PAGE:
There is a lot of debate these days about whether or not the technology behind a product matters. Does it matter whether you choose C# or Java as your programming language? Does it matter if it’s on Windows or Linux? Does it matter if it’s MS SQL or MySQL?
The conventional wisdom is to view this issue from an end-user’s perspective. To the end user, the technology doesn’t matter. It’s the product that’s important. If the product is good, the users don’t care if it’s written in Java, C# or Cobol. They just want something that solves their problem.
But a lot of software companies and IT shops are using this argument to imply that the technology they choose for development makes no difference. Who cares if they choose Perl or Ruby or C#? After all, the end users don’t care, so why should it matter to them?
The fact is, choosing the right technology matters more than most people think and could be the difference between shipping a great product and creating vaporware. Today, it would be comical if an IT shop chose Cobol as their development language or banked on FoxPro as their database backend for new projects. If the technology didn’t matter, these should be sound choices, but it’s obvious to most in the software business that banking on these particular technologies would have disastrous results. So the question is why? Why does choosing the right technology matter?
There are a number of reasons:
Attracting the Right Talent – By far the most important aspect of choosing the right technology is making sure you can attract the talent that can get the job done. If the best brains in the world, the ones that can get jobs anywhere, avoid your project because of the technologies you have chosen, you’ll be left with second tier software engineers who are forced to accept a position purely for financial reasons. As tough as is to find truly talented people in the US job market today, you want every advantage you can get. So, choose the technology that will attract the best possible talent.
Time to Code – The amount of time it takes to write a solution to a problem plays a huge factor in choosing the right technology. If you plan to write a program that will be used in the 2008 Super Bowl on February 3rd and you are starting to write code now, you better choose technologies that can provide huge shortcuts in writing the code. Delivering a solution on February 4th, no matter how good, is completely worthless. On the other hand, if you are choosing shorter coding time when time to market is not an exceptionally important factor, you may be picking a technology that does not scale well as the application grows in popularity.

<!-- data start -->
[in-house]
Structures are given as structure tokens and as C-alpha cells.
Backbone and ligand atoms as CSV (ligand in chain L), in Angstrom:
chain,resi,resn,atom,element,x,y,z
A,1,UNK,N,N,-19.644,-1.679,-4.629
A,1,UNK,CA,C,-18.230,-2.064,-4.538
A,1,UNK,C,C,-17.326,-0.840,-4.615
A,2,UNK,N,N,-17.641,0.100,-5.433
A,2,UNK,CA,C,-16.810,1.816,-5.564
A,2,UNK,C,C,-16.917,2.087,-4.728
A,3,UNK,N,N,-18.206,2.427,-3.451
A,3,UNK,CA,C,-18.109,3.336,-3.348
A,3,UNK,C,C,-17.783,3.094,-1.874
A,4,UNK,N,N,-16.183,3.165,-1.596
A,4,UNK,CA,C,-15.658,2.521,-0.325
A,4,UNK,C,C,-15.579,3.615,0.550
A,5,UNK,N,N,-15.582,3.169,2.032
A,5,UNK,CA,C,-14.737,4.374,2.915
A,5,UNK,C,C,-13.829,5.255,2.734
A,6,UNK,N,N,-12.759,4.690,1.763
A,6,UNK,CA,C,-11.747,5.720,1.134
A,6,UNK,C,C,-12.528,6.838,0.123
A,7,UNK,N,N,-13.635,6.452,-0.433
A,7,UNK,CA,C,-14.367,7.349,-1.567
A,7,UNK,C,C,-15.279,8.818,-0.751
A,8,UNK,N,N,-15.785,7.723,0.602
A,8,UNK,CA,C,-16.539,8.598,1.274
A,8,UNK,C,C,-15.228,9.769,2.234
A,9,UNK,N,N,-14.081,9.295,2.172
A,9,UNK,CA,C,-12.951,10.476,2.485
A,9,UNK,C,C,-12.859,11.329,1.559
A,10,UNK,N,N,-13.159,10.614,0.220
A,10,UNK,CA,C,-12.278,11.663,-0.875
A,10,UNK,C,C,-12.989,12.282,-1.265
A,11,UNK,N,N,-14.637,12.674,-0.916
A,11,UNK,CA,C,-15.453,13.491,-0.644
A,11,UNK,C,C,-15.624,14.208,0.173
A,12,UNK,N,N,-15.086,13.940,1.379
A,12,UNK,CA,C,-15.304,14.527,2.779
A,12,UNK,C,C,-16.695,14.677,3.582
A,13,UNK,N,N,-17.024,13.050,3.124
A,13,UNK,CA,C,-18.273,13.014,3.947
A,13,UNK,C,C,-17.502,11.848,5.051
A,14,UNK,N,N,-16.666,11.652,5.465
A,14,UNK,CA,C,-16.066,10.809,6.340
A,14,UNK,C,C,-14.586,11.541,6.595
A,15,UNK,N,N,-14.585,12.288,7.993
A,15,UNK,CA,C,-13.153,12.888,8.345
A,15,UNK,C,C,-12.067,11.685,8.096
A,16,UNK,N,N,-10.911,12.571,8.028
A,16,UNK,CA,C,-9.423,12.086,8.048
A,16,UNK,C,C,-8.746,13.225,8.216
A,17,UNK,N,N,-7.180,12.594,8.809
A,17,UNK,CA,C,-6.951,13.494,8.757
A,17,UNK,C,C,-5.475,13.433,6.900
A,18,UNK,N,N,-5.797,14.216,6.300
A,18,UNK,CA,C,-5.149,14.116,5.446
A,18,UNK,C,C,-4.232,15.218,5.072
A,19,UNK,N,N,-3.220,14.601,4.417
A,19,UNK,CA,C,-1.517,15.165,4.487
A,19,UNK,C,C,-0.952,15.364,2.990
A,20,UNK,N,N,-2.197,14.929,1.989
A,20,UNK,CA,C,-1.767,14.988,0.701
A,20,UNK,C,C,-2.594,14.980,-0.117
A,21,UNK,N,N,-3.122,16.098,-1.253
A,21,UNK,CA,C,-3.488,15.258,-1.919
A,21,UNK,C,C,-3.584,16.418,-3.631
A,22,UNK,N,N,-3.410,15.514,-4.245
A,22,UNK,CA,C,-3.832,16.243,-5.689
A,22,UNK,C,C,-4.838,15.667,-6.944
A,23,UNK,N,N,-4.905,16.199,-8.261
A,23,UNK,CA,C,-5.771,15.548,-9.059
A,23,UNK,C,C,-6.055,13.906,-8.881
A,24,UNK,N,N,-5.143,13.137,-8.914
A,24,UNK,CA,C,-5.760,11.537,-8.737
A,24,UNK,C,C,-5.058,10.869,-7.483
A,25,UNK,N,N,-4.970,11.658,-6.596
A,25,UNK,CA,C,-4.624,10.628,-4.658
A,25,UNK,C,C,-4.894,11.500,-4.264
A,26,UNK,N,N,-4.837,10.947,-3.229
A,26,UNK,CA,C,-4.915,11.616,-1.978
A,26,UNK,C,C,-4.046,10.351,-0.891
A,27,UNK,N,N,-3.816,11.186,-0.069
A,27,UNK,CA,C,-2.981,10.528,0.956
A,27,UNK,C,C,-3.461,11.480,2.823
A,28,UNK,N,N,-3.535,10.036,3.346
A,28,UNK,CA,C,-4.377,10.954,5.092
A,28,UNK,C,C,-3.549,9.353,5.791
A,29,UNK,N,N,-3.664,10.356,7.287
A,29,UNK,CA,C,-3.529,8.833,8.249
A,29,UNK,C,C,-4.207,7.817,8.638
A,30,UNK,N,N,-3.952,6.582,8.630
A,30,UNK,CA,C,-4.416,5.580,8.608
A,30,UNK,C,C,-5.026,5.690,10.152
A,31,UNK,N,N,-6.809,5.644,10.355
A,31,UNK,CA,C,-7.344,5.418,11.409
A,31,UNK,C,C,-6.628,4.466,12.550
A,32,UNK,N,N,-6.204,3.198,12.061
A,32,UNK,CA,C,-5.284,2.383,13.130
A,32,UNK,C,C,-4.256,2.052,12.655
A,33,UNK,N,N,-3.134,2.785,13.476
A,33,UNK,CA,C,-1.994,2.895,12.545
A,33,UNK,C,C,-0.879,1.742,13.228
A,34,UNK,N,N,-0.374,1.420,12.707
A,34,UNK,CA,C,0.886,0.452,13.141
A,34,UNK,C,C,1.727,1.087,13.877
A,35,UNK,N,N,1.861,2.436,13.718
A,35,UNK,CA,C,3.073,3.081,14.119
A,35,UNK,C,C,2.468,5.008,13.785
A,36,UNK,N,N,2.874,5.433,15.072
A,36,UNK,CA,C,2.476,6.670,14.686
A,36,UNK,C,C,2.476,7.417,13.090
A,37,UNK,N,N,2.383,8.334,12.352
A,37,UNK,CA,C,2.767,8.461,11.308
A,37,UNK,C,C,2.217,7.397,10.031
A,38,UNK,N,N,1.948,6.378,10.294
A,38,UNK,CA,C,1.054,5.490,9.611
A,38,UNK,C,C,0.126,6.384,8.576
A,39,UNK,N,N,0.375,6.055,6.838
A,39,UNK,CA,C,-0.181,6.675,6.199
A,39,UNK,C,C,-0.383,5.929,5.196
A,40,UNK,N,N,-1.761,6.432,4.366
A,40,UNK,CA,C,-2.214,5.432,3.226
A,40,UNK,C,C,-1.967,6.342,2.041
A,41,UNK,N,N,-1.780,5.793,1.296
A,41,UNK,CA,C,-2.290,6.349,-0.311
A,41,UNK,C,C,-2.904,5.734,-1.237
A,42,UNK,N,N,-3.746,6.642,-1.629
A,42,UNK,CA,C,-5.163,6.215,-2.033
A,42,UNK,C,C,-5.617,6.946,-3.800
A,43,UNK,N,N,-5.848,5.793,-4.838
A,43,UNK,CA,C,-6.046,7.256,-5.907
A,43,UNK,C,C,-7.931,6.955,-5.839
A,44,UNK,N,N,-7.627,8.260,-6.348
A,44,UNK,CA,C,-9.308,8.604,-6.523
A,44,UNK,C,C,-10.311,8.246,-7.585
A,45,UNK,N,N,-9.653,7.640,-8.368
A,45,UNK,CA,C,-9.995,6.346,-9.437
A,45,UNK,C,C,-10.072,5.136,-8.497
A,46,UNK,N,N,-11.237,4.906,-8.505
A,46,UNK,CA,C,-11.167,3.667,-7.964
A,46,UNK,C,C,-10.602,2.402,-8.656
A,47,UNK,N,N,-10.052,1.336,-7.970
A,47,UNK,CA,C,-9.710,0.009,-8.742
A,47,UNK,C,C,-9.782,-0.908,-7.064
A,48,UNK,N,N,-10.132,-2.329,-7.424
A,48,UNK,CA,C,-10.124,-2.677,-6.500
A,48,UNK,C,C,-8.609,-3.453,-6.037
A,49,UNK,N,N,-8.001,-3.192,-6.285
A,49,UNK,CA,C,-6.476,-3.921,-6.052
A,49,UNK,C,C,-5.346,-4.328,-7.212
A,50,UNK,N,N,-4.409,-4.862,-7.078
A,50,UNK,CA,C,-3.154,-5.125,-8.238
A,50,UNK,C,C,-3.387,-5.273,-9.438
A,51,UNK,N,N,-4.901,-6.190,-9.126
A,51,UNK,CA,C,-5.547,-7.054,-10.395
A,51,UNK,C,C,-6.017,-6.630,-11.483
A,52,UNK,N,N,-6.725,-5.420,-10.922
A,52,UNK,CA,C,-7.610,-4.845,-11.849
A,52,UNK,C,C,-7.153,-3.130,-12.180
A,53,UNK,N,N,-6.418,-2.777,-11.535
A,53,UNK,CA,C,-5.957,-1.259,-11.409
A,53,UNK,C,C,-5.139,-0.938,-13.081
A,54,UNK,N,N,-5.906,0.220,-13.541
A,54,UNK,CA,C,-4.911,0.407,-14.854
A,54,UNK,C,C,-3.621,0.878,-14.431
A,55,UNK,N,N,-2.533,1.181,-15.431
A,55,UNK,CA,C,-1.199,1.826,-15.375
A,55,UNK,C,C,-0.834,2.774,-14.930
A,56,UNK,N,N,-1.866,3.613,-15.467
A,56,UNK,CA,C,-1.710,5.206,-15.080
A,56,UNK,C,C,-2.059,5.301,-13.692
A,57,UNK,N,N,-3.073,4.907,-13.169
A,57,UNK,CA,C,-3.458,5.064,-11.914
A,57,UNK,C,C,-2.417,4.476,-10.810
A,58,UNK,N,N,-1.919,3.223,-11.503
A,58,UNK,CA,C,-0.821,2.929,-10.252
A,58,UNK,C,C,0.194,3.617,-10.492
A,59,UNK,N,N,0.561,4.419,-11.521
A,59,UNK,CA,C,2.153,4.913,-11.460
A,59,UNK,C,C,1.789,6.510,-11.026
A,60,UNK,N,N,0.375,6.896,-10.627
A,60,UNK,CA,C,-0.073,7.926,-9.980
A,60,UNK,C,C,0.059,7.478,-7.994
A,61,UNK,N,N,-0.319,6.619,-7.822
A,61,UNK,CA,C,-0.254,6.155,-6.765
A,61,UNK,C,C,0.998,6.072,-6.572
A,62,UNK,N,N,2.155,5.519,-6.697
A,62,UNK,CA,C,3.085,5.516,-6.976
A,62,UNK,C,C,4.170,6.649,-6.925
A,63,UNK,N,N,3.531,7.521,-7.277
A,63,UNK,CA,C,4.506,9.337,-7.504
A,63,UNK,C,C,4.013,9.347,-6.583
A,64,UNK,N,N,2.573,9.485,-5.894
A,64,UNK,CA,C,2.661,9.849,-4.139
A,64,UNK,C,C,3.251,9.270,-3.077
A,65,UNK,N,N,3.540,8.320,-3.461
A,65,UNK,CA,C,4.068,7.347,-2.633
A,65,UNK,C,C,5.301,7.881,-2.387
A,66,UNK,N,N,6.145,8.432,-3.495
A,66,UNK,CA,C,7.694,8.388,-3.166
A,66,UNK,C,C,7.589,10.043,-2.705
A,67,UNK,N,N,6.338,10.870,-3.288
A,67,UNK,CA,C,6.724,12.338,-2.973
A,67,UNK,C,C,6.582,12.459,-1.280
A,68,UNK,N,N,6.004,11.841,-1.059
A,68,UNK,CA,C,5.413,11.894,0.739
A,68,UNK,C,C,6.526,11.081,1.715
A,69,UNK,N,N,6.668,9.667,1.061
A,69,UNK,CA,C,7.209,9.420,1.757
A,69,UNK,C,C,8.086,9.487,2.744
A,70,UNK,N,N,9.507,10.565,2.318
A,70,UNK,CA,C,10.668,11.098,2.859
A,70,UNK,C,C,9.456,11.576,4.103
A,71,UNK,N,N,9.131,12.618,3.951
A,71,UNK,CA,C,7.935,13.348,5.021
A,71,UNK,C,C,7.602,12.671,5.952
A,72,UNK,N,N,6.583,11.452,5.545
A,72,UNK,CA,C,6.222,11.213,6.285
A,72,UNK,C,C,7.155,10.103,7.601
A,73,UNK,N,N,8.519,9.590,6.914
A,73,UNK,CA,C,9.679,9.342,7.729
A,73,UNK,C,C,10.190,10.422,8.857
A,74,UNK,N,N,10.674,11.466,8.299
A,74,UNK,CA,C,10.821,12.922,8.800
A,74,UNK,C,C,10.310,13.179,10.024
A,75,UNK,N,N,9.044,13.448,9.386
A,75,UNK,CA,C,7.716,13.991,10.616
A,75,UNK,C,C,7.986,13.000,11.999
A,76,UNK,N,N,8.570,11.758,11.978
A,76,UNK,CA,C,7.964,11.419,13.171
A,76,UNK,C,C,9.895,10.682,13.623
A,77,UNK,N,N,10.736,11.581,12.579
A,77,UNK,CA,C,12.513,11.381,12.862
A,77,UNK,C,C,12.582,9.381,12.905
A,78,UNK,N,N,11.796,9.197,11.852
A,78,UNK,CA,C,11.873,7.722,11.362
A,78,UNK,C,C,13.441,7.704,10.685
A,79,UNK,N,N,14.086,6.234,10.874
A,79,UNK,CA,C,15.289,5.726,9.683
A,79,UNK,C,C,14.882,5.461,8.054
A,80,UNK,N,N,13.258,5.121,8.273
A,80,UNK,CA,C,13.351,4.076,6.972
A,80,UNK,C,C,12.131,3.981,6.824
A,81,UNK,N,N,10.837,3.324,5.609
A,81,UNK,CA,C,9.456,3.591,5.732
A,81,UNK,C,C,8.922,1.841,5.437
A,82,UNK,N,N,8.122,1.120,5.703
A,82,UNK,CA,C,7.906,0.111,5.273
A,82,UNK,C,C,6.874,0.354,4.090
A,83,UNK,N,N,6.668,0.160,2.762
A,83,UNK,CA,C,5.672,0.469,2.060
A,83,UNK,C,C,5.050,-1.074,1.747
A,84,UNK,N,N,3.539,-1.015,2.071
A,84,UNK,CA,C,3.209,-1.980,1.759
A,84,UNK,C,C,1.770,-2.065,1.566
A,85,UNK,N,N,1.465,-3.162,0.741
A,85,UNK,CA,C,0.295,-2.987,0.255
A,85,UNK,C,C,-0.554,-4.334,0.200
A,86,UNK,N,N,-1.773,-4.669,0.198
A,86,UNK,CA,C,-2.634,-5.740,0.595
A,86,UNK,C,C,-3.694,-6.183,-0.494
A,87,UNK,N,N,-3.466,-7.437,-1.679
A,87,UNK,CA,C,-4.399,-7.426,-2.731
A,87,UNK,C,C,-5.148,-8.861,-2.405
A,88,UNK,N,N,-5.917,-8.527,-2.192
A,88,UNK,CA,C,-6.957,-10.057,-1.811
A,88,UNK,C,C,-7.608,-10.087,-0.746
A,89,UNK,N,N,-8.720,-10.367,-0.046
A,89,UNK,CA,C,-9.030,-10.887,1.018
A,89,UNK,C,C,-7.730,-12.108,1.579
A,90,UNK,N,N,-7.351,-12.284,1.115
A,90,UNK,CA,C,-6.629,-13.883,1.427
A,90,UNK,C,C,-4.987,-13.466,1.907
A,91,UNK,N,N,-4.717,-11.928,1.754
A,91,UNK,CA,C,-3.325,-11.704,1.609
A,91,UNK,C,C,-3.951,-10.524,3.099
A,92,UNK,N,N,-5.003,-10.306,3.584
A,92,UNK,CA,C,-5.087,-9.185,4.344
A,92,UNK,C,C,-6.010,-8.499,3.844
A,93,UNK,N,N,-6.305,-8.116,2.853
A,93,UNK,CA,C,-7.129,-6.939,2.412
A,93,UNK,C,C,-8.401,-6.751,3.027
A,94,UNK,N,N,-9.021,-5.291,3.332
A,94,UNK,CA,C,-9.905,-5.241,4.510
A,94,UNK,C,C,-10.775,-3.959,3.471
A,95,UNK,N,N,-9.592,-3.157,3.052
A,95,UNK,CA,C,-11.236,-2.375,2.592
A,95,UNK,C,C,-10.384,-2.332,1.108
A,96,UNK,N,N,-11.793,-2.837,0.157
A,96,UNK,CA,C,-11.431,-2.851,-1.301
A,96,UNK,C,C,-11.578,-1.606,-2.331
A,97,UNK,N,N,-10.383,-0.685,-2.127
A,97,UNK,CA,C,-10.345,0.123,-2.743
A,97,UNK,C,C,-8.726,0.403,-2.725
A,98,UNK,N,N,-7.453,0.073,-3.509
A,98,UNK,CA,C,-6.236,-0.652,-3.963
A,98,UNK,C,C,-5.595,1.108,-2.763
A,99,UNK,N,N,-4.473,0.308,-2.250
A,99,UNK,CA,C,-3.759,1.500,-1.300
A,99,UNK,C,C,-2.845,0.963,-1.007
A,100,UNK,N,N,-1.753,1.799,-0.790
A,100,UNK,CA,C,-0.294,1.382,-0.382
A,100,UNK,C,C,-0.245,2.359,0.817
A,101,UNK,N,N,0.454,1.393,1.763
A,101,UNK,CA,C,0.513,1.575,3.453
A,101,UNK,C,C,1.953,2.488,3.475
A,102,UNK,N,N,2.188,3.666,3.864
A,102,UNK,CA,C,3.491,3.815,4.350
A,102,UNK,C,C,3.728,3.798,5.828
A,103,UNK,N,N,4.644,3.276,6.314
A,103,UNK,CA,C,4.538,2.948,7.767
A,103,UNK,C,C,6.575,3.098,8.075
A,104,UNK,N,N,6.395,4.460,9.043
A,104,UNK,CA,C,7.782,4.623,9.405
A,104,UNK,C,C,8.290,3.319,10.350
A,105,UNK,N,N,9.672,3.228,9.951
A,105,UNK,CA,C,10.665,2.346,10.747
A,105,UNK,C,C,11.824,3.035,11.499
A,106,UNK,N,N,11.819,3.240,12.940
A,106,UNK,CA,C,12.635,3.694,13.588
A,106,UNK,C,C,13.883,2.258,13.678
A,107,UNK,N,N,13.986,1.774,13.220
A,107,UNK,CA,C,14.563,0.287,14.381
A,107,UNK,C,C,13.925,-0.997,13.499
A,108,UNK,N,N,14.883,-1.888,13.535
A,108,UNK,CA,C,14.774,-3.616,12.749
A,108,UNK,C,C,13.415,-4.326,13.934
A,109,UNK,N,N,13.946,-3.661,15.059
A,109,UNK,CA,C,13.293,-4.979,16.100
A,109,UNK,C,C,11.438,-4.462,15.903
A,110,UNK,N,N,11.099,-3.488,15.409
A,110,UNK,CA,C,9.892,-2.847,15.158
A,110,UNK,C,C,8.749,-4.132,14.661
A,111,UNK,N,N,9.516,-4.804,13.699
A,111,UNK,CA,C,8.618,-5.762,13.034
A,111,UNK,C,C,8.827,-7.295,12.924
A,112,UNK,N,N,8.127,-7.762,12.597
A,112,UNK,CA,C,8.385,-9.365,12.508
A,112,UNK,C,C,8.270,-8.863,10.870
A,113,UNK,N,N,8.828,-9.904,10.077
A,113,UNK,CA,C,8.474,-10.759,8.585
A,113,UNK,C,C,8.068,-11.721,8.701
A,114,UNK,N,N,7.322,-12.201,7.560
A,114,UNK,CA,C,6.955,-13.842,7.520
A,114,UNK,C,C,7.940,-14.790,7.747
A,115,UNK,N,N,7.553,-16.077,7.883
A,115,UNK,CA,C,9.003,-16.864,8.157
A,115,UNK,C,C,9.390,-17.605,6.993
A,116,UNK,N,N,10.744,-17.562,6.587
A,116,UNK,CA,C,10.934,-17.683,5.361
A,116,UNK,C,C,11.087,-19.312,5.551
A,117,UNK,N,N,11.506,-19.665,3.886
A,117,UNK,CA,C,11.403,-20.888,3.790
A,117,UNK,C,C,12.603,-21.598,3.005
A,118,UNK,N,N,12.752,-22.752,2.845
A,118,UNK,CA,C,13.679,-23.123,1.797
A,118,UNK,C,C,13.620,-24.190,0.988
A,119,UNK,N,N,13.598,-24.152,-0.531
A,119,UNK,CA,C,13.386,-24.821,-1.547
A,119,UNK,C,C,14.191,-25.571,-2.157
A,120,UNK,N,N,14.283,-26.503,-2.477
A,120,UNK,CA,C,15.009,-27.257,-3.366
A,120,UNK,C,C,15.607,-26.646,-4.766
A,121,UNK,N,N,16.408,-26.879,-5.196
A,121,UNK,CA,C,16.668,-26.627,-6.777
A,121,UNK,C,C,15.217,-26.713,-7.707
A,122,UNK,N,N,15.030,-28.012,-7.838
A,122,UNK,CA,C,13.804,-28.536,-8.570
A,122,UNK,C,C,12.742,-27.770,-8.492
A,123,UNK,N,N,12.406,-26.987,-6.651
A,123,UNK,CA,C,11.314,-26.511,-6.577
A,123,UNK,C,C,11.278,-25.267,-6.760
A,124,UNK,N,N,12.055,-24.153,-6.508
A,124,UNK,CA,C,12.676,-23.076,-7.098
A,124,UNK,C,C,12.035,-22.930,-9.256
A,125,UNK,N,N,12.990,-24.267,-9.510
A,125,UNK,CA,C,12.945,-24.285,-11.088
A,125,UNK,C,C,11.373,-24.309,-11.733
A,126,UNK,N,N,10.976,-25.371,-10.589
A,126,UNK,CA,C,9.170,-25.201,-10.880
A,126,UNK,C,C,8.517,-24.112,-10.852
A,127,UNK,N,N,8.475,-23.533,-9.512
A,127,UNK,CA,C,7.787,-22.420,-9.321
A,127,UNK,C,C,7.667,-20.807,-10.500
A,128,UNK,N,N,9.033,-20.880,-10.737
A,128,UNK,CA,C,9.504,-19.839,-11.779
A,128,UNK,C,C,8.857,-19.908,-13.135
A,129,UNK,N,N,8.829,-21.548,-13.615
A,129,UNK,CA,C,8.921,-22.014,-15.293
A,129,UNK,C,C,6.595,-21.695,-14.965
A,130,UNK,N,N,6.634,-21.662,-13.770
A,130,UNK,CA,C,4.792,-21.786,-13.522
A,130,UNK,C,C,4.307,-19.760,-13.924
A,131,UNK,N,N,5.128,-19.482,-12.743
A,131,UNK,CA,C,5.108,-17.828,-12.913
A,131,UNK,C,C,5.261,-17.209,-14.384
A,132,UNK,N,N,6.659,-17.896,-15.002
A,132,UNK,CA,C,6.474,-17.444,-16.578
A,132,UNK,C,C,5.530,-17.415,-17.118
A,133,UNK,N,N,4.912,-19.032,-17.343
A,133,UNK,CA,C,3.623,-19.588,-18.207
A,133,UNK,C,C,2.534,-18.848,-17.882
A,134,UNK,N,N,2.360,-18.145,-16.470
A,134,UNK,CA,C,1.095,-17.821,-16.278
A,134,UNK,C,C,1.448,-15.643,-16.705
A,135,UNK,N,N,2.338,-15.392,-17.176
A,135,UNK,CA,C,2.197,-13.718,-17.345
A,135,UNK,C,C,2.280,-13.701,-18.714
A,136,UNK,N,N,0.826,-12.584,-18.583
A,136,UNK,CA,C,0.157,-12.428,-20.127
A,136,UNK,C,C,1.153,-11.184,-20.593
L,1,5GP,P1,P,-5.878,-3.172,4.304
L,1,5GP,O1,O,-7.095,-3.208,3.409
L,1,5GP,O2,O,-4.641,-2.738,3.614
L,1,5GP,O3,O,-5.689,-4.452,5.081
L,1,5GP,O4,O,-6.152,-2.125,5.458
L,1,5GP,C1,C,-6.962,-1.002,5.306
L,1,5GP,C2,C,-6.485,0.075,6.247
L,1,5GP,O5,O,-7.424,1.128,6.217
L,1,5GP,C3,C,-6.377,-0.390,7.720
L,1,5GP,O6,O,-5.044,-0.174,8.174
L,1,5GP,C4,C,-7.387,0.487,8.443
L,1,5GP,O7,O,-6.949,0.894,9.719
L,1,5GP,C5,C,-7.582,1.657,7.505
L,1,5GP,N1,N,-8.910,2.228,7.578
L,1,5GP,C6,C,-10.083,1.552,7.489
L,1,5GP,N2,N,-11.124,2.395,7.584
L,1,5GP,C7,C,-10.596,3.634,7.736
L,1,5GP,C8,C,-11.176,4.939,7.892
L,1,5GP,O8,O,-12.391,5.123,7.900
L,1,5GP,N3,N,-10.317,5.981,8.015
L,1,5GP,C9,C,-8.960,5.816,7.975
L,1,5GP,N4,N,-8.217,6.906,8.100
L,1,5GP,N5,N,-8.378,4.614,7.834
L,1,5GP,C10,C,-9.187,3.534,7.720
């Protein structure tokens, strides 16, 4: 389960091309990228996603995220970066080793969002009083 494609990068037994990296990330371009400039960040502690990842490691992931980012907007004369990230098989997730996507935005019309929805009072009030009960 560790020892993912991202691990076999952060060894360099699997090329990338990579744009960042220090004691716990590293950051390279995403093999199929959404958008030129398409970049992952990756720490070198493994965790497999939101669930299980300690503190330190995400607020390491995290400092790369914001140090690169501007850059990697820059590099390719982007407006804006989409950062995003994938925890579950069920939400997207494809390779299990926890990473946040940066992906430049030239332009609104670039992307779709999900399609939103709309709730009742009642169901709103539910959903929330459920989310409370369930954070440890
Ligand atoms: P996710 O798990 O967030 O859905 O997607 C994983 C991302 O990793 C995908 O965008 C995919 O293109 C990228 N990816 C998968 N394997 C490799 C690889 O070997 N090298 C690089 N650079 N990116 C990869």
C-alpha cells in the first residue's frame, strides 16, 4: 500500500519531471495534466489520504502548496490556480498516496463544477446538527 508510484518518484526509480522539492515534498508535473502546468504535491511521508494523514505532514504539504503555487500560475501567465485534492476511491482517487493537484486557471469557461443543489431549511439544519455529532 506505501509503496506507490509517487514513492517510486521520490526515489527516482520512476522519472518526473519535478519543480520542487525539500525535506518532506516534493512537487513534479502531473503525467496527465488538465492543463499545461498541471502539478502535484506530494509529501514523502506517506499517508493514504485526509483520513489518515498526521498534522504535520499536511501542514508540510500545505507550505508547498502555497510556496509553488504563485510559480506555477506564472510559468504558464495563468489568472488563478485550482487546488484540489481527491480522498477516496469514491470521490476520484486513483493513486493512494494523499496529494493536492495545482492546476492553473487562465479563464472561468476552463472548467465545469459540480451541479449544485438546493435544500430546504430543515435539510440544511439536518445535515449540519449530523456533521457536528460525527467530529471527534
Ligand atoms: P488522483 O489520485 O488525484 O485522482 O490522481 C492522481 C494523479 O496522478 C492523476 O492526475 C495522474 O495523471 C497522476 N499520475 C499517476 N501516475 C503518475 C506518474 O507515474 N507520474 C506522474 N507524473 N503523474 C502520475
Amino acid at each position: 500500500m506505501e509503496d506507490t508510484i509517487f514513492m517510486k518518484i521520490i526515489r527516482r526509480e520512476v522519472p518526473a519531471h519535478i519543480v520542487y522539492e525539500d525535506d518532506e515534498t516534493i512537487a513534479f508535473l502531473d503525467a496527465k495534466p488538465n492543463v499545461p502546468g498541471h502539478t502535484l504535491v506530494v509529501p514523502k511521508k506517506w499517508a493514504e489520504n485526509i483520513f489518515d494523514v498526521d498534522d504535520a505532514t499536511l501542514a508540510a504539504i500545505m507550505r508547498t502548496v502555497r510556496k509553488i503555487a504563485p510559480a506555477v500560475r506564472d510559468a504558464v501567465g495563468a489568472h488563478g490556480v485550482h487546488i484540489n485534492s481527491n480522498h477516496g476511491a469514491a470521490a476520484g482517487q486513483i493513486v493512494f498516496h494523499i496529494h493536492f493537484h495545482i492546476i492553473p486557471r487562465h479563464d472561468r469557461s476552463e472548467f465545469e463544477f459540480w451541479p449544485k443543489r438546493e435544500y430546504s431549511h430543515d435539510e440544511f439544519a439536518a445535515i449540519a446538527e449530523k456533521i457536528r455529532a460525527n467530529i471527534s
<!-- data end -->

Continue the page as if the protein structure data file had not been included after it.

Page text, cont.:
Execution Speed – As computers get faster, there’s less and less concern with the execution speed and hardly any thought is given to which technology should be chosen based on this criteria. But talk to any serious game developer and they’ll set you straight about the importance of execution speed of their code and why this factor alone has kept them one generation behind on the latest language developments. When C became popular, game developers were still doing assembly. When C++ was big, they finally made the switch to C and while C# and Java have taken over, games are still largely written in C++. The reason? Execution speed.
Code Maintenance – Choosing the right technology from the standpoint of code maintenance can mean the difference between longevity and M.C. Hammer. If the code cannot be easily maintained, enhanced and expanded, it will collapse under its own weight.
- Future Support – Will it be around in the future? This is a tougher question to answer, but if the future support of a technology is largely in question, it might be smart to avoid it. If a technology does not hit the mainstream, it will be harder to find talent and there will be a lack of state-of-the-art development tools, affecting time to code and execution speed. Choosing popular technologies that are well supported by the industry and profitable companies can be an easy way to avoid future pitfalls.
Although the casual gamer enjoying a video game couldn’t care less if the game he’s playing was written in C++ or Python, the success of the game largely depended on the chosen technology. That’s why you’ll find larger more sophisticated IT organizations care a great deal about the underlying technology of the products they choose. They want to make sure the future viability of the products and companies they choose are sound.
At Axosoft, our choice to adopt Microsoft .NET and SQL Server as the technologies of choice has given us a significant competitive advantage providing us an edge in each of the 5 categories mentioned above. From attracting the right talent (developers often leave their jobs just to use newer, more exciting technologies) to shorter time to code to execution speed, code maintenance and future support. In each of these categories, .NET provided Axosoft with a significant competitive advantage allowing us to grow faster and provide a more solid product.
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